font, err := truetype.Parse(goregular.TTF)

The github.com/golang/freetype/truetype package provides the truetype.Parse function today. There is also work underway to add a TrueType package under golang.org/x again licensed under the same open source license as the rest of the Go project's software.

We leave it to you to find some of the other unusual properties the fonts have, but for an overview of the fonts' design we asked Chuck Bigelow to provide some background. The remainder of this blog post is his response.

Notes on the fonts, by Chuck Bigelow

The Go fonts are divided into two sets, Go proportional, which is sans-serif, and Go Mono, which is slab-serif.

Go proportional fonts

Sans-serif

Go proportional fonts are sans-serif, like several popular fonts for screen displays. There is some evidence that some sans-serif faces at small sizes and low resolutions on screens are slightly more legible than their seriffed counterparts, while at large sizes, there is not a significant difference in legibility between sans and seriffed faces, at least in the pair tested. [1] (The bracketed numbers refer to the references listed at the end of this article.)

Style

Go sans-serif fonts are "humanist" rather than "grotesque" in style. This is an historical distinction, not an aesthetic judgment. Widely used sans-serif fonts like Helvetica and Arial are called grotesque because an early 19th century sans-serif typeface was named "Grotesque," and the name became generic.

The shapes of modern grotesque fonts like Helvetica are sculpted, with smooth, assimilated forms.

Humanist sans-serifs are derived from Humanist handwriting and early fonts of the Italian Renaissance and still show subtle traces of pen-written calligraphy. There is some evidence that humanist fonts are more legible than grotesque fonts. [2]

Italics

Go proportional italics have the same width metrics as the roman fonts. Go italics are oblique versions of the romans, with one noticeable exception: the italic lowercase 'a' is redesigned as a cursive single-story form to harmonize with the bowl shapes of the b d g p q set, in which the upright forms also adapt well to slanting, The addition of cursive 'a' makes the italics appear more lively than a simply slanted roman. Some typographers believe that slanted roman sans-serif italics are preferable to truly "cursive" sans Italics, in part because of history and design. [3]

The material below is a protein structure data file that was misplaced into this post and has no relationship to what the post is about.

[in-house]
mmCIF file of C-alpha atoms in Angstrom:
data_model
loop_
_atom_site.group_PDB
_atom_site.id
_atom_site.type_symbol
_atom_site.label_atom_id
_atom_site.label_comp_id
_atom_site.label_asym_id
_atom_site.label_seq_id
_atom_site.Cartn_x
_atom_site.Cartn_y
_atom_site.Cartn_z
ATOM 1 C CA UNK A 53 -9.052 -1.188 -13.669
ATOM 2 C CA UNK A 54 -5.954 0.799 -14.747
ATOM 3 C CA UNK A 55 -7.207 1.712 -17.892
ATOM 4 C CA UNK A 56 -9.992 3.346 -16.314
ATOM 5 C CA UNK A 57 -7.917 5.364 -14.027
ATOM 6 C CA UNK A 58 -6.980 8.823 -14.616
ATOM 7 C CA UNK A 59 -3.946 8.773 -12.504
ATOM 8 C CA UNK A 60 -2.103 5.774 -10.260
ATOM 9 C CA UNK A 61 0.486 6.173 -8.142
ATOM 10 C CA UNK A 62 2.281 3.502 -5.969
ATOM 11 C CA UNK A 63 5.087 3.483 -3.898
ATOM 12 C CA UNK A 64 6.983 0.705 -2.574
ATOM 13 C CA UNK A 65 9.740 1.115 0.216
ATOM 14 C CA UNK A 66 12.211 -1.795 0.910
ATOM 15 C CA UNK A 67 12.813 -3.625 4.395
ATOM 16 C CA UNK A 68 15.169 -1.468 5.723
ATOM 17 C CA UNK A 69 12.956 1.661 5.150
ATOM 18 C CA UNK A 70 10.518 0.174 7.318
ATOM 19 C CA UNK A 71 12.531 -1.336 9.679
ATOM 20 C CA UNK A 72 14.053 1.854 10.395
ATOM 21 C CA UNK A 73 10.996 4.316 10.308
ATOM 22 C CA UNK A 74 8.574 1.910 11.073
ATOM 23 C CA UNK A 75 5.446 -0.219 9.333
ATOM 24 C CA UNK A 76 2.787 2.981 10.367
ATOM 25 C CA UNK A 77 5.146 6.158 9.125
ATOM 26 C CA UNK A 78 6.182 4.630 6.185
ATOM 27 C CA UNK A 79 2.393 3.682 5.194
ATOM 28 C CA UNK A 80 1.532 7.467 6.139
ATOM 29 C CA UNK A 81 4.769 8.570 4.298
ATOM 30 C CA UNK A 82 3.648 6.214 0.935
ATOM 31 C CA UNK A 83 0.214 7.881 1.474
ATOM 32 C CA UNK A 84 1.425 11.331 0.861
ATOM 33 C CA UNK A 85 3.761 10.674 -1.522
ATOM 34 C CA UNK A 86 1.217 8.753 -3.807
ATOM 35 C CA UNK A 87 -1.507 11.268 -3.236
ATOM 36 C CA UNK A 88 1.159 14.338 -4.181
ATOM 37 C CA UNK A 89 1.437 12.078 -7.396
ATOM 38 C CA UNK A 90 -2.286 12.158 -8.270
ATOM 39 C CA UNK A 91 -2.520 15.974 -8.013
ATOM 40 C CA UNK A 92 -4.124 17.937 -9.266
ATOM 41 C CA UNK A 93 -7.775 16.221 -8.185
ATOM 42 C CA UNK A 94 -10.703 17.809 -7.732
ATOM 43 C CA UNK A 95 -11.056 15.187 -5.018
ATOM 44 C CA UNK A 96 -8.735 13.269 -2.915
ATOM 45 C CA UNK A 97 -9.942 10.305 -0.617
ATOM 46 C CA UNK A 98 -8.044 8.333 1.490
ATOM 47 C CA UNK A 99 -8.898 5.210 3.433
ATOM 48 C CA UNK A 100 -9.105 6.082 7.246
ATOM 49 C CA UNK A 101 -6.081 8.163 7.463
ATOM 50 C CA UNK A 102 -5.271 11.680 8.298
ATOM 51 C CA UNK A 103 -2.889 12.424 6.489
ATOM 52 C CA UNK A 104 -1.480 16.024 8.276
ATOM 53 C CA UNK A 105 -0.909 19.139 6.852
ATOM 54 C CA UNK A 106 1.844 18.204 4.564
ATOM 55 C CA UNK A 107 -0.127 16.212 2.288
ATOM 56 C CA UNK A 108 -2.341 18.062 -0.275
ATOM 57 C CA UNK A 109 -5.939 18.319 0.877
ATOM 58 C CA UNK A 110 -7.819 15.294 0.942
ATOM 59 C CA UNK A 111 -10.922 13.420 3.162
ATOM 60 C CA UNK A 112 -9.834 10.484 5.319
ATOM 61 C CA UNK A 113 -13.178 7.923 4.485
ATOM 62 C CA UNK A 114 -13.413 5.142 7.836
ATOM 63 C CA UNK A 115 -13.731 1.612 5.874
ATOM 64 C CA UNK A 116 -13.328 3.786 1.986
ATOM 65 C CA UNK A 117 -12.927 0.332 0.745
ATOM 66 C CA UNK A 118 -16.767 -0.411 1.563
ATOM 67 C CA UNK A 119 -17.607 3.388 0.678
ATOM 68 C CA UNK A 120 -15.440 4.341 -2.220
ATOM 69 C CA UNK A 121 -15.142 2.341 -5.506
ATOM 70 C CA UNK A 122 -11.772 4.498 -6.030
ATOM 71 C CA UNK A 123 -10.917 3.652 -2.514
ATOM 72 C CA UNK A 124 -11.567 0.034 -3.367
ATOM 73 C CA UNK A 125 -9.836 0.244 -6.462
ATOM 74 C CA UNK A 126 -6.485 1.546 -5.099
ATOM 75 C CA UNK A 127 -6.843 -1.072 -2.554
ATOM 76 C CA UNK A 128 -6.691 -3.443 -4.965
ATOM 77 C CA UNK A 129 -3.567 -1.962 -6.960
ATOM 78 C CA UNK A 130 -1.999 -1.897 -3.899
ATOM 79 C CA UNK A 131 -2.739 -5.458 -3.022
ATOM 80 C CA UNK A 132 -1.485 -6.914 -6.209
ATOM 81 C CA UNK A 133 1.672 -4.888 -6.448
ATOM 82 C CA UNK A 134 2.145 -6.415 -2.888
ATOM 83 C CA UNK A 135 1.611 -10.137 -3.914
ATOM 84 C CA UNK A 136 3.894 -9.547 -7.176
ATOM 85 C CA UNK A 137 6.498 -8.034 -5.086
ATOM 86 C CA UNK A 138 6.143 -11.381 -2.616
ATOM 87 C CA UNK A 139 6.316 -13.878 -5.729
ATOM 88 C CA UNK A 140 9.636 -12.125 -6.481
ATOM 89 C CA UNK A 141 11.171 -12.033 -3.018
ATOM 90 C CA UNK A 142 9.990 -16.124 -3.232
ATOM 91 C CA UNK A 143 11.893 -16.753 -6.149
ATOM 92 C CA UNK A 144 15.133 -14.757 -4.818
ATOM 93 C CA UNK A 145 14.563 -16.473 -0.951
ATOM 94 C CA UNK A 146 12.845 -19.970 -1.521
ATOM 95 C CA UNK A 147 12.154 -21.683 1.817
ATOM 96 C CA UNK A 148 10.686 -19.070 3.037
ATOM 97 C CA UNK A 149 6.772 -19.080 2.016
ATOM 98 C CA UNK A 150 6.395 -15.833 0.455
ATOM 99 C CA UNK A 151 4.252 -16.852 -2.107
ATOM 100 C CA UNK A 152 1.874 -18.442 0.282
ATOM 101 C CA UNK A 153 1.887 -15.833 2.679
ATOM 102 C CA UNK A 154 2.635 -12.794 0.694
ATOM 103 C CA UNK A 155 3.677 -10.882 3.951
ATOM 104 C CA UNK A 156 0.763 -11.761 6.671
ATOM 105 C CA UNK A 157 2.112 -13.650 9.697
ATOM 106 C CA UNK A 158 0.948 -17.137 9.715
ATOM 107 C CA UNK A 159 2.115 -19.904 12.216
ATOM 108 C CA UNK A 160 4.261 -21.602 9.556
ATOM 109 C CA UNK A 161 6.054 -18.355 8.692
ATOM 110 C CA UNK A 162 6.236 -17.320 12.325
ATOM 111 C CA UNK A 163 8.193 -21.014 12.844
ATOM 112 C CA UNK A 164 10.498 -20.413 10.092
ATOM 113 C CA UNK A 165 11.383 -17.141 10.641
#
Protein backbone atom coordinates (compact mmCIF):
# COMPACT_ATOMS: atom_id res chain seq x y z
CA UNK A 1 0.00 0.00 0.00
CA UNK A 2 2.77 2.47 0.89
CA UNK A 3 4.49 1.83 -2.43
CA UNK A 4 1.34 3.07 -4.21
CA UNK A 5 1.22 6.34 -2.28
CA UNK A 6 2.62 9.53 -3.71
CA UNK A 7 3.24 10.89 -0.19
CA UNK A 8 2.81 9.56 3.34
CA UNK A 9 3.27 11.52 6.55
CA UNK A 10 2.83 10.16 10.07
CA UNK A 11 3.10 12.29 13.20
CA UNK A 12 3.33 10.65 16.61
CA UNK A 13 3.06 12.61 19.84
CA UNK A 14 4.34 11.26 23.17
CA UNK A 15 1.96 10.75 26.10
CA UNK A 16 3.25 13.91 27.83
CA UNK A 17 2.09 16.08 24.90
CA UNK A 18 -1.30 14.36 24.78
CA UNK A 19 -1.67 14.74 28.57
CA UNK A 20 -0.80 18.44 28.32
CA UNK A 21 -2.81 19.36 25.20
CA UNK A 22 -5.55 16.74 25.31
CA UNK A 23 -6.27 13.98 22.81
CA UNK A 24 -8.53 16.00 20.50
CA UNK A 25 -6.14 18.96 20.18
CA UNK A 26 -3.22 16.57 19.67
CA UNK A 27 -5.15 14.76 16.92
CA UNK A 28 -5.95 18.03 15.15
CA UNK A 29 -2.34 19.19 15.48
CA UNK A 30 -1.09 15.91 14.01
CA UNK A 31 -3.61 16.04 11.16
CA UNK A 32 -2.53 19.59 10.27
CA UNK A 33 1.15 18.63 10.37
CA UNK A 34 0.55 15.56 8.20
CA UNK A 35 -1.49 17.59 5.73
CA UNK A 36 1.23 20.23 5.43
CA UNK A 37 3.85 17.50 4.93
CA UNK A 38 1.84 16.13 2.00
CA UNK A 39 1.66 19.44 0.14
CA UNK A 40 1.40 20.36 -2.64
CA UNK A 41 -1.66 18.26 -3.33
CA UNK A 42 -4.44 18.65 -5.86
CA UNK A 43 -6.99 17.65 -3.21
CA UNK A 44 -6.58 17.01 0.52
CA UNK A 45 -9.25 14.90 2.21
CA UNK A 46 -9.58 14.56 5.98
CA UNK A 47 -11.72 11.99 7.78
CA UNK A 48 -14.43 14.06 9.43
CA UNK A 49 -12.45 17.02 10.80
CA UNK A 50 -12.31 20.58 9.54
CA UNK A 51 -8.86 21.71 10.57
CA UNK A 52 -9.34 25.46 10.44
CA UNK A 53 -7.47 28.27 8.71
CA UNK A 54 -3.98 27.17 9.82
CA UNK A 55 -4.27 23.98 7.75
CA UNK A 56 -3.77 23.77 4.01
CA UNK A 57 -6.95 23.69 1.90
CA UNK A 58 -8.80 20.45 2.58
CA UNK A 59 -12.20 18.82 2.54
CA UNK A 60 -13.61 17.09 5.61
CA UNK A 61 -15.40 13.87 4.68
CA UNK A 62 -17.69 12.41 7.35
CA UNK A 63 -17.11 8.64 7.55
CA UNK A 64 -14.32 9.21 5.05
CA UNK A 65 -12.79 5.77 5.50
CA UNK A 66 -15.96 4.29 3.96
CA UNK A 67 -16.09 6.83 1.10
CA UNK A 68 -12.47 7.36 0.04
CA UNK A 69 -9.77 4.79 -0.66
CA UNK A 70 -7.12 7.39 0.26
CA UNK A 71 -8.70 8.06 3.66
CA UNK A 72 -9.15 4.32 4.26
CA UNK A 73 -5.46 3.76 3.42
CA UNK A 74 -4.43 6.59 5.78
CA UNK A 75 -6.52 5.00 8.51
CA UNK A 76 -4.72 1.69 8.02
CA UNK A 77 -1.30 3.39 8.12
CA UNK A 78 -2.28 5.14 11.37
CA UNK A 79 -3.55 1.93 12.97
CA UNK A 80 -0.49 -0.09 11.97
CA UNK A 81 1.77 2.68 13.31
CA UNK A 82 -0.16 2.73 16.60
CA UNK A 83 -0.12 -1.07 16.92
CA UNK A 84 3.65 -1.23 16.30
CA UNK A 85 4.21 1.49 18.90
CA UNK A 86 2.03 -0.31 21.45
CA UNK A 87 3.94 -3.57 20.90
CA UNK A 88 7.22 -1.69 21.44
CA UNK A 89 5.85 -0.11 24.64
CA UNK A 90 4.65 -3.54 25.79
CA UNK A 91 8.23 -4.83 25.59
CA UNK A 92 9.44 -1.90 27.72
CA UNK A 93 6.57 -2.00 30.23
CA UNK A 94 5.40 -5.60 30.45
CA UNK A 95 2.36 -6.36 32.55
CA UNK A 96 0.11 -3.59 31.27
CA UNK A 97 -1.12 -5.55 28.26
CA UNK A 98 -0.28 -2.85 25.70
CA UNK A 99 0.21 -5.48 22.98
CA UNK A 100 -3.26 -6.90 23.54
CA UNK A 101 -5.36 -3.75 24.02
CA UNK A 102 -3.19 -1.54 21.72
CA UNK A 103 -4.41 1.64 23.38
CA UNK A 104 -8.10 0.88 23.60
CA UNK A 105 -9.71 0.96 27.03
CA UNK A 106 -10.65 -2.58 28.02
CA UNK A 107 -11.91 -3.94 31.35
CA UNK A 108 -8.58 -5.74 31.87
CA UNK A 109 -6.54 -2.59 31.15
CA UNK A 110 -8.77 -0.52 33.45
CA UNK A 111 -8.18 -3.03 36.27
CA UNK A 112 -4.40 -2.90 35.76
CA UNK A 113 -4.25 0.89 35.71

The x-height

The x-height of a typeface is the height of the lowercase 'x' relative to the body size. The x-height of Go fonts is 53.0% of body size, a bit larger than the x-heights of Helvetica (52.3%) or Arial (51.9%), but the difference is usually unnoticeable at normal reading sizes. Typographers believe that larger x-heights contribute to greater legibility in small sizes and on screens. A study of "print size" (particularly x-height) and reading noted that types for reading on screens and for small sizes tend to have large x-heights. [4]

DIN Legibility Standard

The recent German DIN 1450 legibility standard recommends several features for font legibility, including differentiation of letter shapes to reduce confusion. The Go fonts conform to the 1450 standard by carefully differentiating zero from capital O; numeral 1 from capital I (eye) and lowercase l (ell); numeral 5 from capital S; and numeral 8 from capital B. The shapes of bowls of b d p q follow the natural asymmetries of legible Renaissance handwriting, aiding differentiation to reduce confusion. [5]

Weights

The Go proportional fonts come in three weights: Normal, Medium, and Bold. The Normal weight is strong enough that it maintains clarity on backlit screens, which often tend to erode letter features and thickness. The Medium weight has stem thickness 1.25 times the Normal, for greater sturdiness on bright screens or for users who prefer a sturdy font. The Bold weight has stem thickness 1.5 times the Normal, bold enough to be distinct from the normal weight. These Go fonts have CSS numerical weights of 400, 500, and 600. Although CSS specifies "Bold" as a 700 weight and 600 as Semibold or Demibold, the Go numerical weights match the actual progression of the ratios of stem thicknesses: Normal:Medium = 400:500; Normal:Bold = 400:600. The Bold weight name matches the use of “Bold” as the usual corresponding bold weight of a normal font. More discussion of the relationship of stem thicknesses, weight names, and CSS numbering is in [6].

WGL4 character set

The WGL4 character set, originally developed by Microsoft, is often used as an informal standard character set. WGL4 includes Western and Eastern European Latin characters plus Modern Greek and Cyrillic, with additional symbols, signs, and graphical characters, totalling more than 650 characters in all. The Go WGL4 fonts can be used to compose a wide range of languages. [7]

Metric compatibility with Arial and Helvetica

The Go sans-serif fonts are nearly metrically compatible with standard Helvetica or Arial characters. Texts set in Go occupy nearly the same space as texts in Helvetica or Arial (at the same size), but Go has a different look and texture because of its humanist style. Some Go letters with DIN legibility features are wider than corresponding letters in Helvetica or Arial, so some texts set in Go may take slightly more space.

Go Mono fonts

Monospaced

Go Mono fonts are monospaced—each letter has the same width as the other letters. Monospaced fonts have been used in programming since the beginning of computing and are still widely used because the typewriter regularity of their spacing makes text align in columns and rows, a style also found in Greek inscriptions of the 5th century BC. (The ancient Greeks didn't have typewriters or computer keyboards, but they did have great mathematicians and a great sense of symmetry and pattern that shaped their alphabet.)